I can't say too much for old Bear's taste, considering the wealth that must exist in the library of Dead concert tapes. But Volume One of The History of the Grateful Dead consists of selections from a pair of late 1970 dates in which the band was still making the transition from acidic filmstrip music to Merle Haggard style countrified truckinisms. Workingman's Dead had just come out and the band's live performances included tunes from every corner of the American pop songbook.
So Pigpen's rasping and thoroughly boozed rendition of the hoary idiot's lament, "Katie Mae," ain't much of a treat and reflects how oiled the cat was most of the time. "Dark Hollow" continues the side's acoustics with Lesh and Garcia on cracked harmonies. Not a whole lot happens. Pig takes the mike again for the agnostically numbing "I've Been Around This World," surpassed in boredom only by the following track, a lame, comically painful version of "Wake Up Little Suzy." I always got a little erotic hit when I thought of the social implications of the Everly Brothers' original, but Bob (Bobby Ace) Weir comes off a li'l smarmy in the Don Everly parts.
Garcia's "Black Peter," a beautiful tune in the best Workingman's spirit, ends the side on a suitably depressing note. If it was meant as a memorial to the Dead's perpetually crapulated organist, harp player and resident shaman, the side doesn't really make it. The Pig was at his height from '66 to '68, and there must be some funky tapes in the can to document it.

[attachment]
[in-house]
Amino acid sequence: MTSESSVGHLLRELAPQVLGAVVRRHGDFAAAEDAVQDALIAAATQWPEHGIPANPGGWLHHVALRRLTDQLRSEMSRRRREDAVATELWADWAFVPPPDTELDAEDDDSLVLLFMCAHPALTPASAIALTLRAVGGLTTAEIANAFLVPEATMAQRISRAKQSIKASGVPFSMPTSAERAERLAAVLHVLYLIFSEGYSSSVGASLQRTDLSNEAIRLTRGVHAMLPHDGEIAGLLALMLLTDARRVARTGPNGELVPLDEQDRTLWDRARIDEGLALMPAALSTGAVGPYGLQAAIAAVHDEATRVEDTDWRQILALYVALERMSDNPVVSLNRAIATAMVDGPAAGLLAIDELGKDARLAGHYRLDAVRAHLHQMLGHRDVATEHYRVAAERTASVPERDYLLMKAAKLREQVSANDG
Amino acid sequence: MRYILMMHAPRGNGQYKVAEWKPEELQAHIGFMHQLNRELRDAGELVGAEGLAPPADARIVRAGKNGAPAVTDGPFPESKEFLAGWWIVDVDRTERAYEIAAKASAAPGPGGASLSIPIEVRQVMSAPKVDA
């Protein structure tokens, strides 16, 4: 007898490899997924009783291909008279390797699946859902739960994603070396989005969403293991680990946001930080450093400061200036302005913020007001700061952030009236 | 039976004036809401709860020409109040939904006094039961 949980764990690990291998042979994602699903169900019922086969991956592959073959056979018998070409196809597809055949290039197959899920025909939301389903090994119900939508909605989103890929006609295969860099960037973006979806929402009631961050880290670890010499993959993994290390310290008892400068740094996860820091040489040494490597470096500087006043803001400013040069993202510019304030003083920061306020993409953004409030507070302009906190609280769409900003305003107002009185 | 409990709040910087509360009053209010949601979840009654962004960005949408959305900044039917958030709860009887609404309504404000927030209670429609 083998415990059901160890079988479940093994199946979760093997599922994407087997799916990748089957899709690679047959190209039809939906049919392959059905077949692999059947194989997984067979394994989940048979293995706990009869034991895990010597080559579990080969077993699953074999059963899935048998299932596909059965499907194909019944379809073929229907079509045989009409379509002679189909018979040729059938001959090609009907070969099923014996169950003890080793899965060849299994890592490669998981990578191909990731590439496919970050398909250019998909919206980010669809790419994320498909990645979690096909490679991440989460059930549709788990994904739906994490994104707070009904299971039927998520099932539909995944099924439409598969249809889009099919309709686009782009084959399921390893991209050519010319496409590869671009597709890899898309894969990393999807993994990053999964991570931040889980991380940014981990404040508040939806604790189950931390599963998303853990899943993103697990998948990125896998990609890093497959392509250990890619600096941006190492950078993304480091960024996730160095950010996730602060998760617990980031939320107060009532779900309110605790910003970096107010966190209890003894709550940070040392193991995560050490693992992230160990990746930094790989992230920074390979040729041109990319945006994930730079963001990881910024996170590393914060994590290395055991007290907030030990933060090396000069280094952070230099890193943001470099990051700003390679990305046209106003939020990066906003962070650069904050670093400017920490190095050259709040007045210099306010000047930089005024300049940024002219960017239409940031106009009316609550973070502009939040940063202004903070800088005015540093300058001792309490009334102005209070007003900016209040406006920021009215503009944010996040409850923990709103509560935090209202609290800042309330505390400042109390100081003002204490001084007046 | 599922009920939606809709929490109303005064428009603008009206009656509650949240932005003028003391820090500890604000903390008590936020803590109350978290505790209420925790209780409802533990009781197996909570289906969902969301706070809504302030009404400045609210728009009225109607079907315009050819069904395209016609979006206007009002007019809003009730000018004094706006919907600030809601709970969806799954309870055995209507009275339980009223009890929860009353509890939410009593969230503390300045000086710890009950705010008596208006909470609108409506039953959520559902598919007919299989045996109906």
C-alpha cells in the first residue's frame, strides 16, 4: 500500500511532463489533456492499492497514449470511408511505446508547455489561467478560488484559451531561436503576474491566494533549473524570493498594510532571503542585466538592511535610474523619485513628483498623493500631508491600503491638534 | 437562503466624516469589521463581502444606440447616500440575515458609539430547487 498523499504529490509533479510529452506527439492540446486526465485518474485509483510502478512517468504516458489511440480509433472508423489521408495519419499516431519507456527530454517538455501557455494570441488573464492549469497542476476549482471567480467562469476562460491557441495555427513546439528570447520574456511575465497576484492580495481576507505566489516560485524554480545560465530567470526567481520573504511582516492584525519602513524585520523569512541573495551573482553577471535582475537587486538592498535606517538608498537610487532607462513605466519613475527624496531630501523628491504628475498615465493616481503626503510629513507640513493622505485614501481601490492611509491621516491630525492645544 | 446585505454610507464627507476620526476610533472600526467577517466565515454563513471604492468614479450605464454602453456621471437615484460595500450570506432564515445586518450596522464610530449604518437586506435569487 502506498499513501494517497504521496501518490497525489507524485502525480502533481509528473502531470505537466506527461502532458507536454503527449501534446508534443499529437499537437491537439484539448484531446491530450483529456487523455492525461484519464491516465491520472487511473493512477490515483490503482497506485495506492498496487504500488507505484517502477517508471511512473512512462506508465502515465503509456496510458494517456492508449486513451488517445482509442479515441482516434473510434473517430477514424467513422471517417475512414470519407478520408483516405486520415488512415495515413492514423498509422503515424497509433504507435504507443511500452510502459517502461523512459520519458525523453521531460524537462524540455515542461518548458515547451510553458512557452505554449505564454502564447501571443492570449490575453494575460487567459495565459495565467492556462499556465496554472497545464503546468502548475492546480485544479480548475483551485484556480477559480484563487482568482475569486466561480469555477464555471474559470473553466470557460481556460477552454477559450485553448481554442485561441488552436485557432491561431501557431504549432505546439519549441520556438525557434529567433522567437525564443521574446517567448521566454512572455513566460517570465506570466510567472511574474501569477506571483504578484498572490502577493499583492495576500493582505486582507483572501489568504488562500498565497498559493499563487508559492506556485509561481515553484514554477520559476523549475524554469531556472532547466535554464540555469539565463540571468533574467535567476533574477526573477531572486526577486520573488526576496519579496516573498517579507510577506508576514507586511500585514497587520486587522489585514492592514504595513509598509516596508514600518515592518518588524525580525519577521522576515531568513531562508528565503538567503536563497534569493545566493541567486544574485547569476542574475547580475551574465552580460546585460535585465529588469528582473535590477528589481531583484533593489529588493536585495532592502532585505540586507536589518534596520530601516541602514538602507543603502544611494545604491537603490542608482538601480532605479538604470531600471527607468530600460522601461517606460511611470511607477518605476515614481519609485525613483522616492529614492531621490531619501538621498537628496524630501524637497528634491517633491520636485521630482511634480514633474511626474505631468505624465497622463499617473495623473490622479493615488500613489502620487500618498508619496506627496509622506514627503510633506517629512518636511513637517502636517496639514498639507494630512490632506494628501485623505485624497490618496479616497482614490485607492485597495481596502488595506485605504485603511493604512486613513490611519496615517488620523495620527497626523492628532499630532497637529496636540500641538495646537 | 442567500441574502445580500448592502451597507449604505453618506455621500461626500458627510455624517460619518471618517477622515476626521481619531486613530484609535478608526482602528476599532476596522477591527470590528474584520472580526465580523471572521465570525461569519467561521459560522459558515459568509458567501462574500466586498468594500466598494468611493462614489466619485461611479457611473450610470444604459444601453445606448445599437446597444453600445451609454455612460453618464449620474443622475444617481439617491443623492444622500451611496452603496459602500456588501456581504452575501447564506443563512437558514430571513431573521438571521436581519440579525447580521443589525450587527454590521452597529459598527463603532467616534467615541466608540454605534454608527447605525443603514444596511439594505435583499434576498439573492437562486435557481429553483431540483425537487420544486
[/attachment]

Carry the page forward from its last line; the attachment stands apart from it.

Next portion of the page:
Side two is worth the price of the LP if you fancy longer deadly rambles. "Smokestack Lightning" is a 20-minute chugger that starts out real slow, like a locomotive, like the band on hot nights in 1970 when they were dropping in on various college gyms during the post-Kent State student strikes and playing benefits for whatever movements happened to be in the right place at the right time. Pigpen's on harp, Lesh's wolfian howls are cute in their California punyness and Garcia is forever noodling around for new ways out of his guitar vocabulary. The crazy old blues becomes truckin' music in this incarnation, complete with the typical hush-up trick of everyone slowing down and listening to long doodled one-note guitar thoughts, petering out to the eventual soporific standing ovation. At least it's electric.
But "Hard To Handle" is a classic in a terrific deadly way, one of the perfect exasperating hustling shuffles that the band began to excel in after most of the acid wore off. Garcia is at his best, the vocal cooks and the band is tight and quick. Not worth the whole four bills that Bear's Choice lists for, but it's a solid 89¢ worth, at least. Volume Two should be better.